Report: Employers Stand to Gain Billions by Dropping Health Insurance

Report: Employers Stand to Gain Billions by Dropping Health Insurance
May 3, 2012

Benjamin Domenech

Benjamin Domenech (bdomenech@heartland.org) is a senior fellow at The Heartland Institute. Domenech... (read full bio)

A new report from the House Ways and Means Committee tabulates the financial benefits for the nation's top 100 employers of dropping health insurance benefits, shifting 10.2 million employees into the taxpayer subsidized health insurance exchanges mandated under President Obama's law.

At the website of Sen. Jim DeMint (R-SC), Chris Jacobs writes, summarizing the report:

71 of the nation’s largest employers could save over $28 billion in 2014 alone, and $422.4 billion over a decade, by deciding to drop health insurance coverage for their 10.2 million employees and dependents and paying the $2,000 per-employee penalty instead.

The average savings per firm from dropping coverage amounts to more than $400 million in 2014 alone, and $5.9 billion over a decade.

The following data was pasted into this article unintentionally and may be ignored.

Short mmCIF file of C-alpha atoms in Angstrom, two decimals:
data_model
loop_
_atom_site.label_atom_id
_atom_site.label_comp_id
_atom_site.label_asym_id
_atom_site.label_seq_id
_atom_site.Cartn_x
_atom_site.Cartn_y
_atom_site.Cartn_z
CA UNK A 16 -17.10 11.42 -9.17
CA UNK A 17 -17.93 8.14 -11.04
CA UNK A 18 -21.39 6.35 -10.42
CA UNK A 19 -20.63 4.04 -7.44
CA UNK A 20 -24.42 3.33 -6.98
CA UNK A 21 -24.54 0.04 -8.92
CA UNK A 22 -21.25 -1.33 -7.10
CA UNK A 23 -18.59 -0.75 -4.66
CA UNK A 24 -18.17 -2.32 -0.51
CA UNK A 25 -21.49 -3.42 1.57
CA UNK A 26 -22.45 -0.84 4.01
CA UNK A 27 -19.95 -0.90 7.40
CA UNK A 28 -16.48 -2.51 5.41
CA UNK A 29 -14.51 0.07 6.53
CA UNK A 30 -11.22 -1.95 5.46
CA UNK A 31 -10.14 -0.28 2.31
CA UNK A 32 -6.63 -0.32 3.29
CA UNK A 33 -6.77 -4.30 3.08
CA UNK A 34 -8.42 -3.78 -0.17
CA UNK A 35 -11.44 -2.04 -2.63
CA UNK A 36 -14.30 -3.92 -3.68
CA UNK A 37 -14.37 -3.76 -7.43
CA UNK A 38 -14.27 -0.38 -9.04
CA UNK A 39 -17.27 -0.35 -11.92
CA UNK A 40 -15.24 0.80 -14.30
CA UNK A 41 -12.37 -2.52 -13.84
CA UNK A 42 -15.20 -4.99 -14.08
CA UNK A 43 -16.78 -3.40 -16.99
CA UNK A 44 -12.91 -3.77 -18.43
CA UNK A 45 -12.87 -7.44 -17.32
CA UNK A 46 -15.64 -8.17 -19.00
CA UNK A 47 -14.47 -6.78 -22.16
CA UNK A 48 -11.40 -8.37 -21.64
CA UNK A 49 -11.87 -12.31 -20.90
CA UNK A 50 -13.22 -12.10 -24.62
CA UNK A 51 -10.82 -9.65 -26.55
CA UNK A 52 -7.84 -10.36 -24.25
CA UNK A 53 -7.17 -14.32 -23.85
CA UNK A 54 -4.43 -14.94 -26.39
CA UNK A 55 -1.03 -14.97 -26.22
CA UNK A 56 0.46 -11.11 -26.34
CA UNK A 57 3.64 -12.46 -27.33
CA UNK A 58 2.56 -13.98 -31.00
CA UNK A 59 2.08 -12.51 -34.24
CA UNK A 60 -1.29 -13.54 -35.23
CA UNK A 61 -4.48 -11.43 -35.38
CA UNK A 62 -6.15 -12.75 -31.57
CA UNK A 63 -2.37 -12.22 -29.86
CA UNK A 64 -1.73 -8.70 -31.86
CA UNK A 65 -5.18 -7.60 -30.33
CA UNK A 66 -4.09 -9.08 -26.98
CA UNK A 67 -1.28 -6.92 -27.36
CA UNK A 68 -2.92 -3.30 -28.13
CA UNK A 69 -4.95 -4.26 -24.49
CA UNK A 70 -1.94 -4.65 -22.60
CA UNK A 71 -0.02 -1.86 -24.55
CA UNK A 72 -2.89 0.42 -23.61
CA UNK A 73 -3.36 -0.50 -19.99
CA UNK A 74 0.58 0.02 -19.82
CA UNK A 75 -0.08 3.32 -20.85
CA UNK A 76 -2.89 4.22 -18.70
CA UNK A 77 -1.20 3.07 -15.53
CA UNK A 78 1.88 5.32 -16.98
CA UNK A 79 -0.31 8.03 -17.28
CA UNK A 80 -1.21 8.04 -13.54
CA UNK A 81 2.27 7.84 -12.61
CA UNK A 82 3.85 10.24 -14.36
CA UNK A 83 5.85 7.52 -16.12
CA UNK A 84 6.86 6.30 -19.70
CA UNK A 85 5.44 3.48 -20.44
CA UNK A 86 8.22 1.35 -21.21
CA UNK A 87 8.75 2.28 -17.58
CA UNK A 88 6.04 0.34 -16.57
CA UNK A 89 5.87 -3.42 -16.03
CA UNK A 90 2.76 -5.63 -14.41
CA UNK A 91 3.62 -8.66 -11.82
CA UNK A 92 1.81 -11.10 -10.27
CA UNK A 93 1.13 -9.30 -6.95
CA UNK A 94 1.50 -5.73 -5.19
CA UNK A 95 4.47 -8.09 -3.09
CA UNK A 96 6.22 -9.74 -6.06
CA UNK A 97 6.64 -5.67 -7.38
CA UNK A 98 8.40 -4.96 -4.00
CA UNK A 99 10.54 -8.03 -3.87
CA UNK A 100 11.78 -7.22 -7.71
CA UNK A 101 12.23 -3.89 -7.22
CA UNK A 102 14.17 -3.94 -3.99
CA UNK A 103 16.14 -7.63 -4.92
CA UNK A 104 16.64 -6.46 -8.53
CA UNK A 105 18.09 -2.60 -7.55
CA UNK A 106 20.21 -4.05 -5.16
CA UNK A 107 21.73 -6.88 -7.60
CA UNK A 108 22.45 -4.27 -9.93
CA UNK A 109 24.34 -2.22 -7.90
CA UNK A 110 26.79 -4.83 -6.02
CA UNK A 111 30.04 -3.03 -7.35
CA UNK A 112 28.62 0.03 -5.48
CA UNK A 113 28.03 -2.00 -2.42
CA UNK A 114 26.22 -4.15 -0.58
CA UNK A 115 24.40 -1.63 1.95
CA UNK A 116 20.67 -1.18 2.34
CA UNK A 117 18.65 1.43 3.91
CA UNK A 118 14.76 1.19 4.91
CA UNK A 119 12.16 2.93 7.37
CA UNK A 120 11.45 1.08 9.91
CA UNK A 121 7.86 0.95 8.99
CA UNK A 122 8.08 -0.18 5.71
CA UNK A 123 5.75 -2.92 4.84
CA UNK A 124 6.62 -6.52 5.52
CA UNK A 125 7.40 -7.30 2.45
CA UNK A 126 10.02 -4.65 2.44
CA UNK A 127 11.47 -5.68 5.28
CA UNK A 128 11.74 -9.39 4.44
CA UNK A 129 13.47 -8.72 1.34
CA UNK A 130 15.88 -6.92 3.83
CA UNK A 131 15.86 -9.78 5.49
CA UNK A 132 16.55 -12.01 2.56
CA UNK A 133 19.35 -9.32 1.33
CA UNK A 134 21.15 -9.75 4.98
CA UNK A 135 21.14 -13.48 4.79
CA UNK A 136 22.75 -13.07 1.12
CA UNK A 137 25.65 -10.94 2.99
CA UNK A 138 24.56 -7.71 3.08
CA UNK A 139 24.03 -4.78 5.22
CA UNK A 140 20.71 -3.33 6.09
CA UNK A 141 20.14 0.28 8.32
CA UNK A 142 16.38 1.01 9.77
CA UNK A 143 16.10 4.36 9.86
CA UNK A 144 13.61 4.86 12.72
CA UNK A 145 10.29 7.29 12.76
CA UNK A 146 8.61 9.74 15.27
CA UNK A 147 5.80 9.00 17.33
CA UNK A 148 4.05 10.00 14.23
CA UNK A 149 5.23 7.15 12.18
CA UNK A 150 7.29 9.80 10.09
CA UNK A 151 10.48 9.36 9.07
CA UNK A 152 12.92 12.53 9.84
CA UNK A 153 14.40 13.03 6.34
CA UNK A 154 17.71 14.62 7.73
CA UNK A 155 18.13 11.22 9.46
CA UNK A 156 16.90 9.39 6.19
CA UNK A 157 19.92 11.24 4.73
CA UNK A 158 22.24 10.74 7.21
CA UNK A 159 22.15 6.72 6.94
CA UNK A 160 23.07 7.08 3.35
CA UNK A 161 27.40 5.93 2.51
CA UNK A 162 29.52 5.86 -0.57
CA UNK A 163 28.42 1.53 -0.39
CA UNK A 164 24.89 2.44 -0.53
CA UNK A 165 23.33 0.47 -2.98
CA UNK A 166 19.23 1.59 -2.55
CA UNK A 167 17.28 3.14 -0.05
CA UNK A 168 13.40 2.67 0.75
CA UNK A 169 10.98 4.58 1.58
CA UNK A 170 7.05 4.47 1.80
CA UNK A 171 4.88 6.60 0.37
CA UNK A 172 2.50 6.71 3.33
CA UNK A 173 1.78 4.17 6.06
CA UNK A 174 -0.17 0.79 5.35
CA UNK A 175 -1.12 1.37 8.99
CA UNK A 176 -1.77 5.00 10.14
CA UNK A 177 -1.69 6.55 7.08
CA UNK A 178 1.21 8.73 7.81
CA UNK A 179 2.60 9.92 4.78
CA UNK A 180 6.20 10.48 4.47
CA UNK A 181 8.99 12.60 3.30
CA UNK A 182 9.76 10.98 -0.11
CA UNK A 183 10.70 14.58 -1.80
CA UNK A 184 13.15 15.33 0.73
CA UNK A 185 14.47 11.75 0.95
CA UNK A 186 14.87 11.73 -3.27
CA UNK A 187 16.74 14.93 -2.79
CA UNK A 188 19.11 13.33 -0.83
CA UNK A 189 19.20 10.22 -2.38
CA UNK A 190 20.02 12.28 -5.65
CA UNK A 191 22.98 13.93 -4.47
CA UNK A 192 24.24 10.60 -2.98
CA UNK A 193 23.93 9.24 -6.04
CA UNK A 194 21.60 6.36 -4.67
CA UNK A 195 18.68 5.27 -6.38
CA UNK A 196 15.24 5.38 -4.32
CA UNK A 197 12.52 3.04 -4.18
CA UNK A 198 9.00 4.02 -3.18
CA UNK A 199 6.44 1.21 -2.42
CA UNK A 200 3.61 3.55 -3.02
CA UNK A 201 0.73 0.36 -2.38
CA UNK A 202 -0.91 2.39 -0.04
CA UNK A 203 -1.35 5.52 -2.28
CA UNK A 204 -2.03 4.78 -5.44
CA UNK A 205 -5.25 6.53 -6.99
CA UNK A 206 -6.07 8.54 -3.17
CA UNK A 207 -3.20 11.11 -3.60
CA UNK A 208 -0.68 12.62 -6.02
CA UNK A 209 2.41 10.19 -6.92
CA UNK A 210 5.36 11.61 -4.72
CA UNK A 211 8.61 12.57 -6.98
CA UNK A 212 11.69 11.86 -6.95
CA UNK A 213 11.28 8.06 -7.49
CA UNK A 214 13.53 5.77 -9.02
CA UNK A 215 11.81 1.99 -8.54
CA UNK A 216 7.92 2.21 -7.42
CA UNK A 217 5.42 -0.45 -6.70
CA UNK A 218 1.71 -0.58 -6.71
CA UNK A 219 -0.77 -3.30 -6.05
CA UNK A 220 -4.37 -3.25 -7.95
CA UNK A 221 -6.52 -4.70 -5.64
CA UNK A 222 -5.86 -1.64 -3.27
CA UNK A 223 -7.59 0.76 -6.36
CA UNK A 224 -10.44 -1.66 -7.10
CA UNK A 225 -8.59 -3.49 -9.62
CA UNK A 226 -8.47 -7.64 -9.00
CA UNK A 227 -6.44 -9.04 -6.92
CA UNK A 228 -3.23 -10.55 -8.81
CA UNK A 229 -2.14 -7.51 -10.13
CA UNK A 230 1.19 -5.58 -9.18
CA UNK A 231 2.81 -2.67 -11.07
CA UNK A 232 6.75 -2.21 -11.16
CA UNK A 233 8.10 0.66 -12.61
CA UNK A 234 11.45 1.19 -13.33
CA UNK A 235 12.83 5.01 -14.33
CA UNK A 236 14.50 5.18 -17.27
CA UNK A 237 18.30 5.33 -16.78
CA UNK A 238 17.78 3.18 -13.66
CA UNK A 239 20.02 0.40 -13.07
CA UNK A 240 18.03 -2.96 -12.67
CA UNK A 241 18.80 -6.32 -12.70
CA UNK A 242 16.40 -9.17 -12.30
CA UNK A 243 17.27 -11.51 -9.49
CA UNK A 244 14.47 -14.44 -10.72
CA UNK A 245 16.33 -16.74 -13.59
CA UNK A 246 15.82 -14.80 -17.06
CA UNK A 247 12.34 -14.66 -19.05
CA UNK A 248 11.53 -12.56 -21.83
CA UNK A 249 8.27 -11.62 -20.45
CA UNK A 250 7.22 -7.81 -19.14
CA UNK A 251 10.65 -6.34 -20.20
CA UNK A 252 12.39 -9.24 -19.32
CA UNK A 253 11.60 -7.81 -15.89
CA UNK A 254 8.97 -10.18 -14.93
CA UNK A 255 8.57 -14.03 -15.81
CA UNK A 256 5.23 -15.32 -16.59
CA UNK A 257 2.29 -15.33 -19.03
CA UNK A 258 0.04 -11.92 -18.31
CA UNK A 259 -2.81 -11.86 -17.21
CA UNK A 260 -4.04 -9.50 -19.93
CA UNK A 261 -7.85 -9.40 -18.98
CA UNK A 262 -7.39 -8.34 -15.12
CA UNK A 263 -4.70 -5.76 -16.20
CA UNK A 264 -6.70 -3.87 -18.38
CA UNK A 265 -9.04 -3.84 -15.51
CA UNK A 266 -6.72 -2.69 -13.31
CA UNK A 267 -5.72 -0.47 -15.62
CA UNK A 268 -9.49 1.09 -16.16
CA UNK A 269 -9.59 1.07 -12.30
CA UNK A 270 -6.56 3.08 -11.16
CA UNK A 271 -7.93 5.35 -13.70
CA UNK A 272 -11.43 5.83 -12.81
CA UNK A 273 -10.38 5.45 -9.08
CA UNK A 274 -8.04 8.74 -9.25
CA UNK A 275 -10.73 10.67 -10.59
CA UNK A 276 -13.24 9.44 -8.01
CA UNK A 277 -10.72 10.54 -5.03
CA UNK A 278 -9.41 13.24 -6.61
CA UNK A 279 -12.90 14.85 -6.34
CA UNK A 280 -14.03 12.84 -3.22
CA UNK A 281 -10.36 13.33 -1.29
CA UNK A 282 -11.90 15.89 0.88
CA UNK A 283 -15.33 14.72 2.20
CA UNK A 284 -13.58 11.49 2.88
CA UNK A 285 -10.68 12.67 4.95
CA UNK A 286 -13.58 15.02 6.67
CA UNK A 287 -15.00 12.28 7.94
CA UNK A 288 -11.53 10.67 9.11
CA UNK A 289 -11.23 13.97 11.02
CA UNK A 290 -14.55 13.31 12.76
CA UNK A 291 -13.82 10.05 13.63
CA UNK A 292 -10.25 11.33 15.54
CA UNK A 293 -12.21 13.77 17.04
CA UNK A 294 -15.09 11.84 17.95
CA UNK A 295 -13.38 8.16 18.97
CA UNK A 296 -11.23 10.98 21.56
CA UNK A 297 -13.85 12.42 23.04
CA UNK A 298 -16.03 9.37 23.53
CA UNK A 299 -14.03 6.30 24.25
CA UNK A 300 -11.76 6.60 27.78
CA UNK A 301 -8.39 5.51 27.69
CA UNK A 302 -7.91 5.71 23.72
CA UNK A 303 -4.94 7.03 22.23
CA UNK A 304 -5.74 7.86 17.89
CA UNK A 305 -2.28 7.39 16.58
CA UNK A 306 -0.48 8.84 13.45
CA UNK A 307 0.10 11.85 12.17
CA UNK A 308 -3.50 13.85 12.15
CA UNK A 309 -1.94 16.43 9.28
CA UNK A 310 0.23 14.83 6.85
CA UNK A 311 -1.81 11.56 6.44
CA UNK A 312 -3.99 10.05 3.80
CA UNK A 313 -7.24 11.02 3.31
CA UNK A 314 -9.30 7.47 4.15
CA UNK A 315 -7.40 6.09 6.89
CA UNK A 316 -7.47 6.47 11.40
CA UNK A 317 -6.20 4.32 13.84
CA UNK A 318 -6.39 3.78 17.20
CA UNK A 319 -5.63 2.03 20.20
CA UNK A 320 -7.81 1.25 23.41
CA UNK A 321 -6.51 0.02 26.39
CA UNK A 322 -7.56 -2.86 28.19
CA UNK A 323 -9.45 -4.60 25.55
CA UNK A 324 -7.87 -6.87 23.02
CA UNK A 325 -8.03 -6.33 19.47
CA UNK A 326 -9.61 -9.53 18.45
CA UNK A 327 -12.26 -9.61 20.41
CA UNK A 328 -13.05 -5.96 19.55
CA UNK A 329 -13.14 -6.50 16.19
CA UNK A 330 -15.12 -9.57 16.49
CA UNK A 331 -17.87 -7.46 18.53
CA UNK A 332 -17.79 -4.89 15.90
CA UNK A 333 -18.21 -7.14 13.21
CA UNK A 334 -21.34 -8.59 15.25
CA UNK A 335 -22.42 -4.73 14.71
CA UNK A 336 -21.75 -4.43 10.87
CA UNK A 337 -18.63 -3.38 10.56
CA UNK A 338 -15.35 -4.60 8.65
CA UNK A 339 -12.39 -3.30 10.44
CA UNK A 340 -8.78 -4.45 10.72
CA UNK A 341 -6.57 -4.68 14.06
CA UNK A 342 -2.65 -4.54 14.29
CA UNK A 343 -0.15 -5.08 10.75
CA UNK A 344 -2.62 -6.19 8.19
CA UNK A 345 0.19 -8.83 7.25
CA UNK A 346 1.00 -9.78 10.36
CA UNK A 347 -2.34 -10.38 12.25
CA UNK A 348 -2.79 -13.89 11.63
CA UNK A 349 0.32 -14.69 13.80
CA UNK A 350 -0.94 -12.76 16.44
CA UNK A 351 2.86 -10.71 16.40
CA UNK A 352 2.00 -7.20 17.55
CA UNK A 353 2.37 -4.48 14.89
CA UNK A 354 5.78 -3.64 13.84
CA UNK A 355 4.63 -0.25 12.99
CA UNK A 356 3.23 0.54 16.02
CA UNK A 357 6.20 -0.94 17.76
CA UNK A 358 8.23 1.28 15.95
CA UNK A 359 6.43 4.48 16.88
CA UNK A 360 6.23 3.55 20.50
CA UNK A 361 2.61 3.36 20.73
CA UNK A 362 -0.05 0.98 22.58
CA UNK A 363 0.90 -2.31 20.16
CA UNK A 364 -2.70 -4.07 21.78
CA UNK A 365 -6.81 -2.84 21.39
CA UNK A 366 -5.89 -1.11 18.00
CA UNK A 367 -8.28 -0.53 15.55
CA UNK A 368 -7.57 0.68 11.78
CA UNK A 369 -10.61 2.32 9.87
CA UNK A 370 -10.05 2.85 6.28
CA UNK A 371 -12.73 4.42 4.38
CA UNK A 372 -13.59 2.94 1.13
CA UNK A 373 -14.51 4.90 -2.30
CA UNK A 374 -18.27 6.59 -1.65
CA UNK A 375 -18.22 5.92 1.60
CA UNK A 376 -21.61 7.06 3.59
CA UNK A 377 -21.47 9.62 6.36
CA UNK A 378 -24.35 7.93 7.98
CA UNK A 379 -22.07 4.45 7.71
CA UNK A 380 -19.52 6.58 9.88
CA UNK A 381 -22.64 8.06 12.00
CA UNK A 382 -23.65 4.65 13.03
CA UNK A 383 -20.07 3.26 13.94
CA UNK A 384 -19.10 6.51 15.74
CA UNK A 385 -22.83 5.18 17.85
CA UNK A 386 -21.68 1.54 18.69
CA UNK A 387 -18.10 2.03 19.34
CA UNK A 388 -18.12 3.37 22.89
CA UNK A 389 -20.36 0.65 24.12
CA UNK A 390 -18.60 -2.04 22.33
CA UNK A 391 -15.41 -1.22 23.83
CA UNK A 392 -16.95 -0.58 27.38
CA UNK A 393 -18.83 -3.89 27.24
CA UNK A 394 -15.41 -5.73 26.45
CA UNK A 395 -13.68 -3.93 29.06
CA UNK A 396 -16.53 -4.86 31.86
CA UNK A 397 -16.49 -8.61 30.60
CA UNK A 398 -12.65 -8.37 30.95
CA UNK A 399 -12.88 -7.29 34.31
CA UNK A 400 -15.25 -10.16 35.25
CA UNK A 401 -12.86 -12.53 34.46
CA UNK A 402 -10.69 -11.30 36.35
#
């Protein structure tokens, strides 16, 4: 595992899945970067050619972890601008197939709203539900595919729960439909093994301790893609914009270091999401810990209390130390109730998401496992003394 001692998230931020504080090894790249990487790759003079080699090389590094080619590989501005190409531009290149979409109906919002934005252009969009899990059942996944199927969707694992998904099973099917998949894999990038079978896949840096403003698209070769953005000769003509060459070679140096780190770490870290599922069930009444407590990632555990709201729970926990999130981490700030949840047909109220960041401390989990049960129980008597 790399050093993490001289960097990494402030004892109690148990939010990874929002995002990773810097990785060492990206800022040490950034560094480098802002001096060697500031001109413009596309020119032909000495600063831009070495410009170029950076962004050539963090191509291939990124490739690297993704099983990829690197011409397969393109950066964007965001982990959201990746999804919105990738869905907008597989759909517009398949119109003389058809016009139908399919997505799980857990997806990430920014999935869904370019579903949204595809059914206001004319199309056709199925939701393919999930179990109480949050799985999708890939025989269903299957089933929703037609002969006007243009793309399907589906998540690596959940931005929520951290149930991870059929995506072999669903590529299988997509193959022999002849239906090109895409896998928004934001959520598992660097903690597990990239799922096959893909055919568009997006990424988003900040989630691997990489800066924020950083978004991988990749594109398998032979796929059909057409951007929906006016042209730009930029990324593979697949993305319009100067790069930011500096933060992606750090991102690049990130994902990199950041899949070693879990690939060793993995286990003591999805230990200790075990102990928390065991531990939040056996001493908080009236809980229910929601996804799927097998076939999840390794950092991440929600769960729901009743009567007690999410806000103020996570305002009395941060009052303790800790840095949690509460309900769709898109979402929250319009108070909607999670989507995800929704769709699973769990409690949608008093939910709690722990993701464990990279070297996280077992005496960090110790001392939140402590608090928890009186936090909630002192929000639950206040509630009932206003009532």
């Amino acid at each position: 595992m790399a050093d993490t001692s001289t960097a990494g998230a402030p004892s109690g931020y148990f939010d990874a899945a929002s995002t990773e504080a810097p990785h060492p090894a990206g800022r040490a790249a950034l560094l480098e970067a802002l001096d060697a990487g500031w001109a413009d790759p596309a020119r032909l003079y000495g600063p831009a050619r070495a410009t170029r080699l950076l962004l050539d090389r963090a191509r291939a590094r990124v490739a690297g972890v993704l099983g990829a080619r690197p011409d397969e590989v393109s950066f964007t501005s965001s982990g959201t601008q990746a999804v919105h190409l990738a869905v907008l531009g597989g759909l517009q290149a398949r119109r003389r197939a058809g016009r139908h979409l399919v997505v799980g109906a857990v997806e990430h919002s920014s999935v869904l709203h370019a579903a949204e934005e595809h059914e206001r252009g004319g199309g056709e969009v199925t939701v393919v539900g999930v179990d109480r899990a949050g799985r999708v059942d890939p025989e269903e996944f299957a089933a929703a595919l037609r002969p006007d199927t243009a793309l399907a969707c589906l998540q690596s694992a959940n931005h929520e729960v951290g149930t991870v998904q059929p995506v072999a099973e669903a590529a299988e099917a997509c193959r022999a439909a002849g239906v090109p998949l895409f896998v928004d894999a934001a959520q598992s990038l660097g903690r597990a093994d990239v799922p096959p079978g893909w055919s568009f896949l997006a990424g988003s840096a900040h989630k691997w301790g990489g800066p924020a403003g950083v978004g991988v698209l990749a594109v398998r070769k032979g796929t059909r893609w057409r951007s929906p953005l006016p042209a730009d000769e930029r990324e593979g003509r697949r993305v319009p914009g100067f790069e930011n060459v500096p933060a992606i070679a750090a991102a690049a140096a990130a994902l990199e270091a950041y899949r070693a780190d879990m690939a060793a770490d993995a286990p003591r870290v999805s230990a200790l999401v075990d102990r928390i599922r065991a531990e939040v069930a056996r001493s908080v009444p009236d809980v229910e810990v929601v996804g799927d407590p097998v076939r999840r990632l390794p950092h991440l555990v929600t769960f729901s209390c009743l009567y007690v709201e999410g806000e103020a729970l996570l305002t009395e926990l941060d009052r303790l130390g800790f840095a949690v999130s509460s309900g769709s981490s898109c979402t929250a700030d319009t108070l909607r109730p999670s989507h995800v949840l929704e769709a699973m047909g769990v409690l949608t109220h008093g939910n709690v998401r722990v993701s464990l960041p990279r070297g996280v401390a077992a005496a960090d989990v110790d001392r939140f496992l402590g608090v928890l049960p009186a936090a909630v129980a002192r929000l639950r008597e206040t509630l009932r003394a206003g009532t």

The average savings per employee from dropping coverage amounts to $4,821 in 2014, and just under $10,000 in 2023.

84% of responding firms indicated they expect costs to rise faster than they have over the past five years – their past insurance costs rose 5.9%, while they expect future costs to rise 7.6%.

This morning’s report further reinforces the numerous prior studies, papers, briefs, reports, employer questionnaires, consultant presentations, surveys, op-eds, interviews, quotes, and comments from other prominent Democrats suggesting that employers will drop coverage in numbers far greater than the White House lets on.

The obvious effect of such a mass employer dumping of health insurance would be a massive increase in the cost of the taxpayer subsidies provided through the exchanges. The effect of such an increase on the costs of Obamacare are, of course, dramatic and impossible to estimate. While some, including the Congressional Budget Office, assume that the subsidies will be paid for by increased wages for those who no longer have insurance benefits, that has not been the experience in Massachusetts according to the latest research.

 

Benjamin Domenech

Benjamin Domenech (bdomenech@heartland.org) is a senior fellow at The Heartland Institute. Domenech... (read full bio)